This isn’t the first time I’ve hit the snooze on running (this is probably the third time in almost 25 years). But it’s the first time that the chatter in my head during the break has been useful and kind instead of judgmental and negative (look how out of shape you are getting. None of your clothes are going to fit. You won’t ever achieve those running goals you have. You have to start running to make any progress in who and what you are. )
Dear Reader, I’ve been doing good work in this two years. Right now the most pressing questions I have about continuing to run have nothing to do with self-worth or goals. That negative chatter is so faint I can’t even hear it anymore.
That in itself seems like a foot on the right path.
Last weekend I took another step on that path and went out for a long run.
A friend said “how about a run this weekend?” She’s not local and is just starting to fall in love with trail running and this is my chance to show off my favorite trails before she heads back to Southern California.”
“Sure. How about *three hours?” me, not wanting to disappoint her with something hardly worth the 45 minute drive, but knowing that three hours was probably my absolute limit doing this run cold turkey with last weekend’s ride and tie as my only recent training.
*Afterwards I found out that she thought three hours was absolute insane amount of time to spend running on the trail, but she didn’t want to tell me. She set both a distance and a time running PR. Oopsie….(#sorrynotsorry)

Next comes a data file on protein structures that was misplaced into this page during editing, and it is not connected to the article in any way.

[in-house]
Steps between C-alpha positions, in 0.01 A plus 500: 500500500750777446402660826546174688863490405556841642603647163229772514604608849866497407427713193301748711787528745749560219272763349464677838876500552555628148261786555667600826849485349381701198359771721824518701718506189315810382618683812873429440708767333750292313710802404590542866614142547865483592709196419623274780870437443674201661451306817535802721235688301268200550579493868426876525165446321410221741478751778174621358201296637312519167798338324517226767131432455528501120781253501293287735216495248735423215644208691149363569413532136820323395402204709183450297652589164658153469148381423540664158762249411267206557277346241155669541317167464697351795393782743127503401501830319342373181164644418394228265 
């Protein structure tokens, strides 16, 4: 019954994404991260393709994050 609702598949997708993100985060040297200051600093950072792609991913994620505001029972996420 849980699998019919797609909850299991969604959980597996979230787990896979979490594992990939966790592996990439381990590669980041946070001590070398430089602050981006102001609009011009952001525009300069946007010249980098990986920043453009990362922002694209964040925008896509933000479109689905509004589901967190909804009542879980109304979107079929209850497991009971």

Getting back out there for the run was so familiar and also so foreign.
I had forgotten the struggle to get clothes off and on past run. How the clean clothes stick to my body so that a “quick change….NOW because no one is driving up” turns into a bare ass hopping struggle on tired legs to cover the nether regions with clothes as people drive by and we all pretend it isn’t happening.
I had forgotten how truly awful the pain can be at the end of a long run. At 2 1/2 hours I thought “this would have been a good stopping point. Thank goodness I only have 30 more minutes to go.” At 3 hours I realized I had gravely misjudged the distance of my alternative return trail “I’m-sure-timewise-this-will-be-the-same” since I have a hatred of true out-and-backs and I was going to have to keep running for 30 more f*cking minutes. And…I couldn’t pansy myself out of this because my friend and I had waved good bye to each other with cheery cries of “see you at the car in 3 hours!” and if I was in her shoes, I would give it 20-30 minutes before starting to worry.
The good news. Guess who had the car keys? Me.
The bad news. Guess where her phone was? In my locked car.
So instead of pitifully shuffling in I had to *actually continue to run*.
I had forgotten how laying down in the grass and groaning at the end of the run doesn’t actually make the calf cramps go away. It just makes you look like road kill.
But unlike returning to endurance, the actual run itself as I pitter-patted down the trail slipped on like a familiar and well-fitted glove.
Despite what I may have forgotten or glossed over since the last time I played on these trails, it didn’t feel strange and awkward.
It felt like home.